By Jen Chaney
Washington Post Staff Writer
Sunday, November 22, 2009
Viggo Mortensen and Kodi Smit-McPhee have eaten bugs together. They've shivered through frigid winter air, fought off desperately hungry cannibals and walked side by side on the empty and dusty roads of some future, dystopian America.
So when the two actors, separated in age by nearly four decades, recently settled into a decidedly non-dystopian hotel suite at the Toronto International Film Festival to recall these challenging film experiences -- which they faced while playing a father and son fighting to survive, in "The Road" -- they did exactly what you might expect.
They got really, really sarcastic.
Reporter: I sense there is still a father-son bond that exists between the two of you. Can you talk about that?
Mortensen: [Gestures to Smit-McPhee.] You start.
Smit-McPhee: Okay. [He gestures to Mortensen.] He sucks.
Mortensen bursts out laughing.
Reporter: You both had to go to some tough emotional places in this movie. How did you turn that off once the take was done?
Mortensen: He'd tell me I sucked.
Smit-McPhee: Then he went back to his room and had a cry.
Even in their smart-alecky moments -- actually, especially in those moments -- it's clear how much Mortensen, 51, and Smit-McPhee, 13, genuinely like each other. And that connection helps to elevate "The Road," the long-awaited adaptation of Cormac McCarthy's Pulitzer Prize-winning novel, above Hollywood's parade of world-turned-hellish-nightmare movies. The two actors -- one an Academy Award nominee (for "Eastern Promises") and star of one of the most successful franchises in film history ("The Lord of the Rings"), the other a young Hollywood newcomer from Australia -- manage to convince the audience that they really do share the same bloodline.
"Everything depended on that relationship," says "Road" director John Hillcoat when asked his goal in casting his two leads. "It's a love story between a father and son, and they're in every scene and go through every kind of emotion, so that was quite daunting."
As Mortensen put it: "My character absolutely doesn't work unless his character works, and vice versa."
Originally, Mortensen expected to draw on his feelings about his own son -- Henry, now 21 -- to inform his take on a father desperate to keep hope alive for his only child.
"That's how I connected to the book, and when I spoke to Cormac McCarthy before we started shooting, that's what we talked about," he says. "His kid. My kid. Being dads. But once we got going, it was really about Kodi and I going on this trip together."
Smit-McPhee is an unknown commodity to most American moviegoers, though a few may recognize him from his role as Eric Bana's son in the film "Romulus, My Father," a part that earned him an Australian Film Institute Award. After Hillcoat looked over what he describes as "thousands" of young actors, the youngster from Melbourne managed to distinguish himself with a little help from his real-life father, actor Andy McPhee.
"There were certain scenes I would never have asked a kid to audition for," Hillcoat says. "Yet they did these extra scenes where his real father played the father in the audition tape. And that to me was a message that, you know, 'my son can handle this.' Or, conversely, that these people are absolutely insane and it's time to bring in child services."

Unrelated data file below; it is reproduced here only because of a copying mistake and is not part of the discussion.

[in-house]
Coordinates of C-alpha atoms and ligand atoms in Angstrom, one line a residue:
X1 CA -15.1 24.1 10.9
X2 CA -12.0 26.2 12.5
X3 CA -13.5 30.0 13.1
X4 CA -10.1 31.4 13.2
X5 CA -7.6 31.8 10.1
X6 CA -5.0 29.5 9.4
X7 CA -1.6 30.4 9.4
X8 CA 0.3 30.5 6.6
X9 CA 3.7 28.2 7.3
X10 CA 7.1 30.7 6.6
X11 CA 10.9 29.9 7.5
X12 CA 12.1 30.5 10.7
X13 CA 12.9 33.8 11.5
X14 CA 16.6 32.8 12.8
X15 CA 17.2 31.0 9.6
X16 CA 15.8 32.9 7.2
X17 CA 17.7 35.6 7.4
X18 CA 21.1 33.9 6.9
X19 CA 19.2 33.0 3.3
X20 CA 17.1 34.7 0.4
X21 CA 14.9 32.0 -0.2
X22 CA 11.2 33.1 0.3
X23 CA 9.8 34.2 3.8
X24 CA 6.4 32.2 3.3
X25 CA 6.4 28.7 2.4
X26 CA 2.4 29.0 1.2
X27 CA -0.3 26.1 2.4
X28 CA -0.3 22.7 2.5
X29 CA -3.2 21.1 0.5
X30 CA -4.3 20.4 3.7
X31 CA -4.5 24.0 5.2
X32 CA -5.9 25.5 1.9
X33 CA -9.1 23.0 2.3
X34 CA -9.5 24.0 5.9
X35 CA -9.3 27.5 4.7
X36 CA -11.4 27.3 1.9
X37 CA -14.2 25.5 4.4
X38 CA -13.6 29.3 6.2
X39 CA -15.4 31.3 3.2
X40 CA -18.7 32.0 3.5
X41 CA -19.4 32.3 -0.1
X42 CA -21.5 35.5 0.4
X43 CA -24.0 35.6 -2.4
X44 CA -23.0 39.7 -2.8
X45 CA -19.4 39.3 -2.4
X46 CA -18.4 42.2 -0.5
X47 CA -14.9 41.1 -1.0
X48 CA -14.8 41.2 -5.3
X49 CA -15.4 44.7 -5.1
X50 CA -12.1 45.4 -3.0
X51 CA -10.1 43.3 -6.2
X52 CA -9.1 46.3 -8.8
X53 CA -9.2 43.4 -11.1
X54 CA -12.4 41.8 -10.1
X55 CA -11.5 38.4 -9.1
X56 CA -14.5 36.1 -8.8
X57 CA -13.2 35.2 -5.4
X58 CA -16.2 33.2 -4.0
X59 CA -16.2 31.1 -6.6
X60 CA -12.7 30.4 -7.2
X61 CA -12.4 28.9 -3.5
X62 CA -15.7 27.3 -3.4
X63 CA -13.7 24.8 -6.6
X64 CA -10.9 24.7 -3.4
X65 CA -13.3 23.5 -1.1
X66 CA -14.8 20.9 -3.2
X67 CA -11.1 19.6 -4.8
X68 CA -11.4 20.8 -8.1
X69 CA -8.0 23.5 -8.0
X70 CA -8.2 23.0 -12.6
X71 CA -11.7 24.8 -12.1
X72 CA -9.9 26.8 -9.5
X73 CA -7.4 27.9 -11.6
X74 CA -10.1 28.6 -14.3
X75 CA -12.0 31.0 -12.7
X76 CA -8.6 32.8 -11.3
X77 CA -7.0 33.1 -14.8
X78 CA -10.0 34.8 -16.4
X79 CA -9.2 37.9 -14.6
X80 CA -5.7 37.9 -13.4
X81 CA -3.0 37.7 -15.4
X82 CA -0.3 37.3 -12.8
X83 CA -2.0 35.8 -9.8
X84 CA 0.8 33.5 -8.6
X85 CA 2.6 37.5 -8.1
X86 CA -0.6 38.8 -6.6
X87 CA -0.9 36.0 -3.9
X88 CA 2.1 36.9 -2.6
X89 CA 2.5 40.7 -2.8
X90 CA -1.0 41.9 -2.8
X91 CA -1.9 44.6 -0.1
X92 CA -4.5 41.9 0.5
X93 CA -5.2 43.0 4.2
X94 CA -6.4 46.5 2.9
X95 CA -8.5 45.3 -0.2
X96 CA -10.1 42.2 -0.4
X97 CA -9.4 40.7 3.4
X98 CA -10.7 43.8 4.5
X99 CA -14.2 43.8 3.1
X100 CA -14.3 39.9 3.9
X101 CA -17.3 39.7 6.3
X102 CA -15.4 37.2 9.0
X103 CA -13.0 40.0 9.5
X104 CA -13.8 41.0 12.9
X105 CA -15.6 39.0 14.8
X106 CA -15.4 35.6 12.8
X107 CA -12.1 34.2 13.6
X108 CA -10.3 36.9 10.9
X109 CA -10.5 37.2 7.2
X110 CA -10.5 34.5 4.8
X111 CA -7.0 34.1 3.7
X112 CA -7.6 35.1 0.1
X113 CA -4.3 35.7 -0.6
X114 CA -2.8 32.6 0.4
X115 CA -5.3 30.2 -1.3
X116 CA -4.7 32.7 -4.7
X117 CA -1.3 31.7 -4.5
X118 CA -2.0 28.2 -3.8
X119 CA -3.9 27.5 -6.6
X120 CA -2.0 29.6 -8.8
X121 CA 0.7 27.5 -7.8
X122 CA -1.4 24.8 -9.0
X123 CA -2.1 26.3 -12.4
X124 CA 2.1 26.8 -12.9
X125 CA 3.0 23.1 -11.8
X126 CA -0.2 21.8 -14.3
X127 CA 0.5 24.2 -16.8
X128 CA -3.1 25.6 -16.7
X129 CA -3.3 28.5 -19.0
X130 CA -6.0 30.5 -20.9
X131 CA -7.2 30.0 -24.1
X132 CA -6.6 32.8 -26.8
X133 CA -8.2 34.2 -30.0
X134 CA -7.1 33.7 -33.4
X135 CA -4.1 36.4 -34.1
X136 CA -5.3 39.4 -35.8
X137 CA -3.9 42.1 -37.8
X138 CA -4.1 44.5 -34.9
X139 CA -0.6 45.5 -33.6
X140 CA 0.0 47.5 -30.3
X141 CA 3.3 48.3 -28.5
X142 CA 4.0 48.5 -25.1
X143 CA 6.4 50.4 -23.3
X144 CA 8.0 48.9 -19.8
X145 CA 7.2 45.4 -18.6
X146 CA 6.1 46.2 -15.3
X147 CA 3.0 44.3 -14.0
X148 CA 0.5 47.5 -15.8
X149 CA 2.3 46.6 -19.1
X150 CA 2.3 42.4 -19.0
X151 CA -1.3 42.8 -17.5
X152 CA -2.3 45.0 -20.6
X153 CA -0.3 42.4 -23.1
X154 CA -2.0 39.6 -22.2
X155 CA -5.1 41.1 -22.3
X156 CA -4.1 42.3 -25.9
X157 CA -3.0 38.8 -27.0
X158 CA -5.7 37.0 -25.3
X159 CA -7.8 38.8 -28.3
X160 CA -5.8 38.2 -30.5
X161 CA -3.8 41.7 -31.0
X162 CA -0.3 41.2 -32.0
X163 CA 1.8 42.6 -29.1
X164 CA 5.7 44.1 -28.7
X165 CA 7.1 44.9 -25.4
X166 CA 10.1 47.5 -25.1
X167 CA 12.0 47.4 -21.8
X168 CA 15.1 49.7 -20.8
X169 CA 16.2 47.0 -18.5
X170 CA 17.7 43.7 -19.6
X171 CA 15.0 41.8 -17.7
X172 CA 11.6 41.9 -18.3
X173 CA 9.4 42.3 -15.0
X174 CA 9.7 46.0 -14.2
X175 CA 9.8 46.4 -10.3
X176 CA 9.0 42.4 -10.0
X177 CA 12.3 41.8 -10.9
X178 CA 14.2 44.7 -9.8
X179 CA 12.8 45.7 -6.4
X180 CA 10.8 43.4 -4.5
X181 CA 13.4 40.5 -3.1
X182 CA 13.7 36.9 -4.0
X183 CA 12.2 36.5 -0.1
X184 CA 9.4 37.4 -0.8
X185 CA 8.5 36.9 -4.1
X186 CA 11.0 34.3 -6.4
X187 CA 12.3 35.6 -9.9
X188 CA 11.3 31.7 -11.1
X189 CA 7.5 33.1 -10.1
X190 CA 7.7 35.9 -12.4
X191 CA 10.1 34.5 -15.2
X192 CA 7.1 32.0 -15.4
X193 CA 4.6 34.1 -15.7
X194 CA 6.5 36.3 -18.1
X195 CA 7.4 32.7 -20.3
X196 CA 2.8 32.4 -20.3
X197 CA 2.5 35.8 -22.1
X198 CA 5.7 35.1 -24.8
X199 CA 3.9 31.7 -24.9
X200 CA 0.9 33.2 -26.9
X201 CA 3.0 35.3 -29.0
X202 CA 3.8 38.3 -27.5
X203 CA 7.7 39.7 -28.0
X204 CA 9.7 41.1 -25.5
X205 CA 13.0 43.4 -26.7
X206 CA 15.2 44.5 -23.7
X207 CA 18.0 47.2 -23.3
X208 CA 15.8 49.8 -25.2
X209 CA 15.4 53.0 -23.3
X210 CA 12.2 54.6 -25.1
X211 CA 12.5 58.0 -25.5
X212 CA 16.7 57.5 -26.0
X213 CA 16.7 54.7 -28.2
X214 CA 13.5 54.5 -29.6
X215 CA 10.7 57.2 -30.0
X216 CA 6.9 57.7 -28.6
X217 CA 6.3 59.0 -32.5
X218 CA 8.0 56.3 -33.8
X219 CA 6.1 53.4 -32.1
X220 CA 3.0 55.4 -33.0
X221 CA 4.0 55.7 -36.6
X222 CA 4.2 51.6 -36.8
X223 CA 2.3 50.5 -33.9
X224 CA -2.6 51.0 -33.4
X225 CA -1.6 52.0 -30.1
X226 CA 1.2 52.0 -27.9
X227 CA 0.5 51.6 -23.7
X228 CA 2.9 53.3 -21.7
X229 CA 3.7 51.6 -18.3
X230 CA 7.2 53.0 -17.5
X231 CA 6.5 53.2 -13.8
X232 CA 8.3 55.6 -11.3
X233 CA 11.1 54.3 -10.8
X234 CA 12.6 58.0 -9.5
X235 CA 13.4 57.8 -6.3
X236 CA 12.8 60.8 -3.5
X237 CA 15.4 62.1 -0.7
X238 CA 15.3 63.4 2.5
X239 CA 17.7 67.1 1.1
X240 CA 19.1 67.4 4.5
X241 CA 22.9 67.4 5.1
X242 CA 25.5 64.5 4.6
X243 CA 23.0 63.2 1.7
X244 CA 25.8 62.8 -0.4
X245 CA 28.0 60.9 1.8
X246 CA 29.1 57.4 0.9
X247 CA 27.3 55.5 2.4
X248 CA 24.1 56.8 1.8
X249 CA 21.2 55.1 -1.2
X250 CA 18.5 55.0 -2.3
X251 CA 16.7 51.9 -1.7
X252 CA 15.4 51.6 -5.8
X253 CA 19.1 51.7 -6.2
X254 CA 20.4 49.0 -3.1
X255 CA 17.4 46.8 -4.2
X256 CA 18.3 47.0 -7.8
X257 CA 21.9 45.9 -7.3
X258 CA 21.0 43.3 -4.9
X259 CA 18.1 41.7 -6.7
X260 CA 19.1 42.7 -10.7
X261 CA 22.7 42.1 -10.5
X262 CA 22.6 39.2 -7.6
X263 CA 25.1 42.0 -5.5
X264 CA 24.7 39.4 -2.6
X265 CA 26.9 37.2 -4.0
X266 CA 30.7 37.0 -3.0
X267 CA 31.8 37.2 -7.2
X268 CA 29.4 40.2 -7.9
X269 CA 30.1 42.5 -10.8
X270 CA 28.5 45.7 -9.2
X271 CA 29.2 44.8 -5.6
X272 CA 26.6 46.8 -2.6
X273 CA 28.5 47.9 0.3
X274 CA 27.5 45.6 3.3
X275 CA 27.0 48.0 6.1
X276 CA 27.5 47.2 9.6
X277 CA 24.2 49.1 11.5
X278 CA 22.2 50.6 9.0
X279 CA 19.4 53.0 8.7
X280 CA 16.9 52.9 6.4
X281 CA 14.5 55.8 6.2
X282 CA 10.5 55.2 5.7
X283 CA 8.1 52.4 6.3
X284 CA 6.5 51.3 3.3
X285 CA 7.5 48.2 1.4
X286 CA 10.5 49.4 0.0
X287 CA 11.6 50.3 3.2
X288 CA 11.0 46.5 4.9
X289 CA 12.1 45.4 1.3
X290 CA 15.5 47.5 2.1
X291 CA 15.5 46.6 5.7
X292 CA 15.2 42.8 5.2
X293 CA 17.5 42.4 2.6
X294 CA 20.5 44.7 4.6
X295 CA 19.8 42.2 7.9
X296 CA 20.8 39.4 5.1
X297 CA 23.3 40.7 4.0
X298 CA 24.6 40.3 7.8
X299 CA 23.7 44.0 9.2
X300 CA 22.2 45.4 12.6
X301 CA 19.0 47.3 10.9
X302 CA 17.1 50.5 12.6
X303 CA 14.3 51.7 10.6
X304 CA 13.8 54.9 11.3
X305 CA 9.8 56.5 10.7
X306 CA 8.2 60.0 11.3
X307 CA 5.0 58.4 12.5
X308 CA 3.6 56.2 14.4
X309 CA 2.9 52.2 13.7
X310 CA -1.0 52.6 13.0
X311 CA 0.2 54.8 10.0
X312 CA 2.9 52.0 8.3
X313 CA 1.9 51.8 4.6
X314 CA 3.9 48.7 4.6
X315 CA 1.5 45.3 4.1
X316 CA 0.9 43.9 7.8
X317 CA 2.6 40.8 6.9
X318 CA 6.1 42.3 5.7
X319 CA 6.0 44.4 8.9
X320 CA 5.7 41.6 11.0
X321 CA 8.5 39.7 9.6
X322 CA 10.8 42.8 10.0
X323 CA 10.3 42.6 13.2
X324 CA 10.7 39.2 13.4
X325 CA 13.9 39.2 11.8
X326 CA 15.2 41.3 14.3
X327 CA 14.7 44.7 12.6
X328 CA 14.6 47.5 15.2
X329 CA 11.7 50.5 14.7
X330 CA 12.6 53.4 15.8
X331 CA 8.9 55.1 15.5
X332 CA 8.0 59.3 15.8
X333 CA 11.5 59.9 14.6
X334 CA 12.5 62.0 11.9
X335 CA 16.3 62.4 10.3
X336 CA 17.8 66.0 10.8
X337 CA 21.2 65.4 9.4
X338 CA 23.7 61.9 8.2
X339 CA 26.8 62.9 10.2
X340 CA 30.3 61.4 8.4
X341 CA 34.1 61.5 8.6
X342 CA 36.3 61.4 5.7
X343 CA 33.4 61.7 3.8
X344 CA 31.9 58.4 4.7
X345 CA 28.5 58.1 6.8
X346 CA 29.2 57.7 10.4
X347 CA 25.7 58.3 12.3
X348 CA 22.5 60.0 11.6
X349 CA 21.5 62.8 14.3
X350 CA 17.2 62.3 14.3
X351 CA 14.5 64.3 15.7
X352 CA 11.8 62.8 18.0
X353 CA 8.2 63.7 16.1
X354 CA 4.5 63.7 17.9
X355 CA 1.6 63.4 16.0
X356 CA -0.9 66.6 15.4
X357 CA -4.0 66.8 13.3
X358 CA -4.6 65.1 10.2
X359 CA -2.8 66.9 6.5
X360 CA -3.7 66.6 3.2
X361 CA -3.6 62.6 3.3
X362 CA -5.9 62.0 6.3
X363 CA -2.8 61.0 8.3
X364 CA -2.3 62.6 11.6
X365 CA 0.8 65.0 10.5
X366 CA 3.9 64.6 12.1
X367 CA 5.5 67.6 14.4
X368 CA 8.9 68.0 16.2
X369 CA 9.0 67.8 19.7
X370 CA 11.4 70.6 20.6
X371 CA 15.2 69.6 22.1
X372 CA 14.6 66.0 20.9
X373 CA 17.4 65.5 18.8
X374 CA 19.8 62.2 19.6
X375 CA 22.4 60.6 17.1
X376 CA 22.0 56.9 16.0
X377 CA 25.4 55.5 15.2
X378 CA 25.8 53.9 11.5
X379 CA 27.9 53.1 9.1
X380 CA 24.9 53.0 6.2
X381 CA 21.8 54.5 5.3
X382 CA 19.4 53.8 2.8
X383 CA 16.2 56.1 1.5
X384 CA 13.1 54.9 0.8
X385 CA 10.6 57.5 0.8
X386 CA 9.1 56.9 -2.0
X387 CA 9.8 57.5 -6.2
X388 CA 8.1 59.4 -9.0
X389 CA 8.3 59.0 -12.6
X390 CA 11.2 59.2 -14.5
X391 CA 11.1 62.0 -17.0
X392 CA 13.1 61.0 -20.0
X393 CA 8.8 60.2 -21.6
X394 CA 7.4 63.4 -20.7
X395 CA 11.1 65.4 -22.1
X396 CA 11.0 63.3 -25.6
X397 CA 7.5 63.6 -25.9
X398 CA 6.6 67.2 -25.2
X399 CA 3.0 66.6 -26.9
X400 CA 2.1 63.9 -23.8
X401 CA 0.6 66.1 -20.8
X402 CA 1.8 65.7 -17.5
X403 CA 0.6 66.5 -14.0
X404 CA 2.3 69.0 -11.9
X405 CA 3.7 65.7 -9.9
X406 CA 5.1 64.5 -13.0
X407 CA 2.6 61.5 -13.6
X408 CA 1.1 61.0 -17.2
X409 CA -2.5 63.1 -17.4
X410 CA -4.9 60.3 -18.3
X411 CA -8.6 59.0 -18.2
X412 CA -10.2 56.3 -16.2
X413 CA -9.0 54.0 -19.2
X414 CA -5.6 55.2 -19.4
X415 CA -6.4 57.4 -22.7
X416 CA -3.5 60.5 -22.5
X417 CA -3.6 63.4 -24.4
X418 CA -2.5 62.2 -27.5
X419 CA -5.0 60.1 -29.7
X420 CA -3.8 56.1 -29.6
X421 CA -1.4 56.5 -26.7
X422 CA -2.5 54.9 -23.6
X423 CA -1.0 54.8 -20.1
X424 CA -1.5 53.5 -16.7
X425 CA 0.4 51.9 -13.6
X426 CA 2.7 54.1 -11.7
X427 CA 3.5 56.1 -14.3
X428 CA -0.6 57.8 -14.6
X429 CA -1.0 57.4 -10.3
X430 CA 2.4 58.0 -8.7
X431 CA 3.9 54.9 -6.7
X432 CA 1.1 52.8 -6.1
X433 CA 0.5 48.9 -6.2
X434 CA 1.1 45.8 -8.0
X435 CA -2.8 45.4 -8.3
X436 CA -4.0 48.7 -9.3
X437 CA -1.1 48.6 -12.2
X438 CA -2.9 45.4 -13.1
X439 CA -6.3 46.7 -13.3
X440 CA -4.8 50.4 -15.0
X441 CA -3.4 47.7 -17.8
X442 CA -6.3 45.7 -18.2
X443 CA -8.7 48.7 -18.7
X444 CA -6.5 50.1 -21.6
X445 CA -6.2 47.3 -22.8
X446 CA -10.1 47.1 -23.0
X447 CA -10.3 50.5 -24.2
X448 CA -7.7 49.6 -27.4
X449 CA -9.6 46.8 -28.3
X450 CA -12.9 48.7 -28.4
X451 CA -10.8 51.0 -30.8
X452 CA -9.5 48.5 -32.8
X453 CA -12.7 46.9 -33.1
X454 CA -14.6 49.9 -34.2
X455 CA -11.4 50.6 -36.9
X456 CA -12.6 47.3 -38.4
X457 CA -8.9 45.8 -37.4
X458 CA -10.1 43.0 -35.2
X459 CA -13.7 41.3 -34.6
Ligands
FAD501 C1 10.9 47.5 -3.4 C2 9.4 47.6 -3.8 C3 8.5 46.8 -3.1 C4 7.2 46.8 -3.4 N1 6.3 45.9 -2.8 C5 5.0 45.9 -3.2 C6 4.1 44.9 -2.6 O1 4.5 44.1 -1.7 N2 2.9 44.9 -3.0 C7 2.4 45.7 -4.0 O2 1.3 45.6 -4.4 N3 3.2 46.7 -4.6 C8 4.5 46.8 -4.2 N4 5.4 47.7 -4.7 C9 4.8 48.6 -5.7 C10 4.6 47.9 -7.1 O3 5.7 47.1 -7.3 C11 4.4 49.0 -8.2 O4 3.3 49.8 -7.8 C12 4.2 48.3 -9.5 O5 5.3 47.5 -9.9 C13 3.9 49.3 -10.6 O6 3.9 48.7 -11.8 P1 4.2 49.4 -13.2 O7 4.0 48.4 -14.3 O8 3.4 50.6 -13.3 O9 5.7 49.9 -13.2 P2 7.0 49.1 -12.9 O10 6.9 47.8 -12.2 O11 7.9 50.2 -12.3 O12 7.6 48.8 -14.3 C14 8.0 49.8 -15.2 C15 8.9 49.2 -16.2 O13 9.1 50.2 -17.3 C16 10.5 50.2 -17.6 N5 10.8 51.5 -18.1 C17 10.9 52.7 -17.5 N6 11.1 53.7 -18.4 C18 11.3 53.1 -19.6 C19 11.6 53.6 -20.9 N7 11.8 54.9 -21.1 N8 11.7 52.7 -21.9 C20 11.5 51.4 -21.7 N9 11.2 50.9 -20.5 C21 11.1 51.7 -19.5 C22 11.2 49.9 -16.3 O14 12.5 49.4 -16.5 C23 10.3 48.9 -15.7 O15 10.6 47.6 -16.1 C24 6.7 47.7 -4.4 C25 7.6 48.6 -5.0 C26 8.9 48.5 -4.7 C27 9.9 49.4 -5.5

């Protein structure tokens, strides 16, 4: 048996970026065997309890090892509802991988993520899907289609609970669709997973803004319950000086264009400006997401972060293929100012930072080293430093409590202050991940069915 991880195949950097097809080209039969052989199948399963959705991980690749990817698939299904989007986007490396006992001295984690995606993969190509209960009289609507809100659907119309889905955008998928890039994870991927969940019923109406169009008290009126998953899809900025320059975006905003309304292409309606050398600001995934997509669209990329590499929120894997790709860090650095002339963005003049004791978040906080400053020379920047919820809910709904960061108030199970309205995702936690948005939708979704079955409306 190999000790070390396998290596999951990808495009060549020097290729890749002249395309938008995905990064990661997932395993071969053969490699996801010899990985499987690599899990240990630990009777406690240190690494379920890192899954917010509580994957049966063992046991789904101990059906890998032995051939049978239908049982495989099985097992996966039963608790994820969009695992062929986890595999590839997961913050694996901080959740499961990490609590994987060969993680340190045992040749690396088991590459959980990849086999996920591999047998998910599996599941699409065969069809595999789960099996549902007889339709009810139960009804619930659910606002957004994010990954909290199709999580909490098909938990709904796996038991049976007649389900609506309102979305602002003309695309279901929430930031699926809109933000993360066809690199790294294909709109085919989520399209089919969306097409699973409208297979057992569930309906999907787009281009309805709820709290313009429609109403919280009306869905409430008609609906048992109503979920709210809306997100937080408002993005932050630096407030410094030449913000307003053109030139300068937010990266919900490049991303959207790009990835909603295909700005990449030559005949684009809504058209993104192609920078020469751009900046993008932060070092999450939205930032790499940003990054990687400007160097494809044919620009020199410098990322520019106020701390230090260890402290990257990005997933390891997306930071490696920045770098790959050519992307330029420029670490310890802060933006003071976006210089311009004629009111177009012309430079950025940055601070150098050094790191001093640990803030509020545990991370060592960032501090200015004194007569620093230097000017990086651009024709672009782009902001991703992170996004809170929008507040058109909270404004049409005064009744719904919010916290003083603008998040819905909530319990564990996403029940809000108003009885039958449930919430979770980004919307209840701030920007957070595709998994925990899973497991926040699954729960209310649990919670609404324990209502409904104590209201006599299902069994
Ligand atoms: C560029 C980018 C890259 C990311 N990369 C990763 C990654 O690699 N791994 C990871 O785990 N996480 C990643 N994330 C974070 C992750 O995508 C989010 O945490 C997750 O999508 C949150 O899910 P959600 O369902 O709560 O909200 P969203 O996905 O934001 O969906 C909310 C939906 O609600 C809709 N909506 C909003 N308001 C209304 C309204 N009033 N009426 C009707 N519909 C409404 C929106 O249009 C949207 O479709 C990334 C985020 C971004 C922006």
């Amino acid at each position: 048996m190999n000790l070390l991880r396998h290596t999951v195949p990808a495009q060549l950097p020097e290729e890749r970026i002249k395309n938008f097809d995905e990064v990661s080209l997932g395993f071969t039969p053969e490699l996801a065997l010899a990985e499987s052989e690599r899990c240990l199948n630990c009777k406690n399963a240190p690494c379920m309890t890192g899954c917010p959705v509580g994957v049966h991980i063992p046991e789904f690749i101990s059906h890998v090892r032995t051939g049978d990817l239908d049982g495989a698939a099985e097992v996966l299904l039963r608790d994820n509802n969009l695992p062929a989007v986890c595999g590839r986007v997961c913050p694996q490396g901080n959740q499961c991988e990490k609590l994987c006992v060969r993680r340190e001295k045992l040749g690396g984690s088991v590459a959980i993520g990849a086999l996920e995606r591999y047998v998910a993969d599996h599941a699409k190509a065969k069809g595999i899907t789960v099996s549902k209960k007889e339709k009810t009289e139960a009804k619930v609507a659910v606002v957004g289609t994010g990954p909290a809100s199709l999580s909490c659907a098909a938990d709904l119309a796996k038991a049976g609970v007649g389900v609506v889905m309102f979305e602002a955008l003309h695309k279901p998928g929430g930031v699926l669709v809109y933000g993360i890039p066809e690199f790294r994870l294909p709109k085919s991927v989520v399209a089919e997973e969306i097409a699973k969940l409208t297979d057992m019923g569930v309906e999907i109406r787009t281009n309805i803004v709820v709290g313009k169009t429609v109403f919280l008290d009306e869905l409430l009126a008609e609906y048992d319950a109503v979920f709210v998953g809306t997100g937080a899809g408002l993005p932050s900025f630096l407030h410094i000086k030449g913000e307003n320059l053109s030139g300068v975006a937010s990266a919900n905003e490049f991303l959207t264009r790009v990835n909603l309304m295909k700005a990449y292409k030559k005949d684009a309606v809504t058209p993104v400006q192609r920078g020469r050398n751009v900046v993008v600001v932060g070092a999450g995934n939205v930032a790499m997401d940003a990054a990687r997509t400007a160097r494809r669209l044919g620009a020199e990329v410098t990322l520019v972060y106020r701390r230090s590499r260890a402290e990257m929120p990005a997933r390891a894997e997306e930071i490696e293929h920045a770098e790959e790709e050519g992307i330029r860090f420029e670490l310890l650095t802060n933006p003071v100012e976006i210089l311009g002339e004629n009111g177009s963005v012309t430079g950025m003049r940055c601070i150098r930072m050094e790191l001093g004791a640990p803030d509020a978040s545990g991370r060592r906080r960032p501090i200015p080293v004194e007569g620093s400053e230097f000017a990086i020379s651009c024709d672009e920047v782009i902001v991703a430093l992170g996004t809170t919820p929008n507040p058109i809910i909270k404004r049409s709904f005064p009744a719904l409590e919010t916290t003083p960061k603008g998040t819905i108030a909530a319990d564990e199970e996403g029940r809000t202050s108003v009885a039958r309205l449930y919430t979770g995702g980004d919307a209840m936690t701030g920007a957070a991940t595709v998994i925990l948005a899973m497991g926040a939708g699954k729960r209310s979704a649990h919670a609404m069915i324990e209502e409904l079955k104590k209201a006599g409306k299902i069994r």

With Smit-McPhee's commitment firmly established, the youngster (he was 11 when shooting commenced) and his co-star focused on getting to know each other. On the set, Mortensen taught the boy a few of his sword moves from "The Lord of the Rings." Off the set, the two hung out around the Pittsburgh area, where much of the movie was shot; during our interview, they went off on a nostalgic tangent for several minutes, recalling an unusual church they explored, a local heavy-metal musician who tried to give both of them cigars and a shop where they sampled chocolate-covered crickets. (So, yes, they actually did eat bugs, both in and out of character. Smit-McPhee's verdict? "They tasted really good.")
But according to Hillcoat, their relationship took a more meaningful turn when they shot a scene in which Mortensen's character cleanses blood from his son's face by dunking his head into an icy stream. With the camera rolling, Smit-McPhee started to cry. It quickly became obvious to Mortensen, the crew and Smit-McPhee's father, who has a small part in "The Road" and happened to be on the set, that the boy's sobs were of genuine pain. Still, the two remained in character -- and Mortensen continued to cradle Smit-McPhee in his arms -- until Hillcoat said cut.
Smit-McPhee's "father did a very courageous, brilliant thing, which was to step back and let Viggo keep embracing him and comforting him to the point where he completely calmed him down, and then got out of him what happened and talked about the whole thing," the director recalls. "From that point on, it created a whole new -- there was kind of a bonding experience."
After guiding the boy on their grueling, shared journey in "The Road," Mortensen also seemed proud to usher him along another path: the one that leads to a long-lasting career in Hollywood.
"I think it's good, when you can, to be patient," Mortensen said at one point when asked about how he chooses his parts. "And I think Kodi's being patient. He's trying to find roles together with the advice of his parents, particularly his dad."
"I've learned not to work with you again," cracked Smit-McPhee, again in sarcastic teen mode, mock-rolling his eyes.
"There you go!" Mortensen said. Then he smiled a proud-papa smile: "See what I mean? You learn a lot in this business if you want to, don't you?"
(113 minutes, opening Wednesday at area theaters) is rated R for some violence, disturbing images and language.
Read Ann Hornaday's review on Wednesday in Style.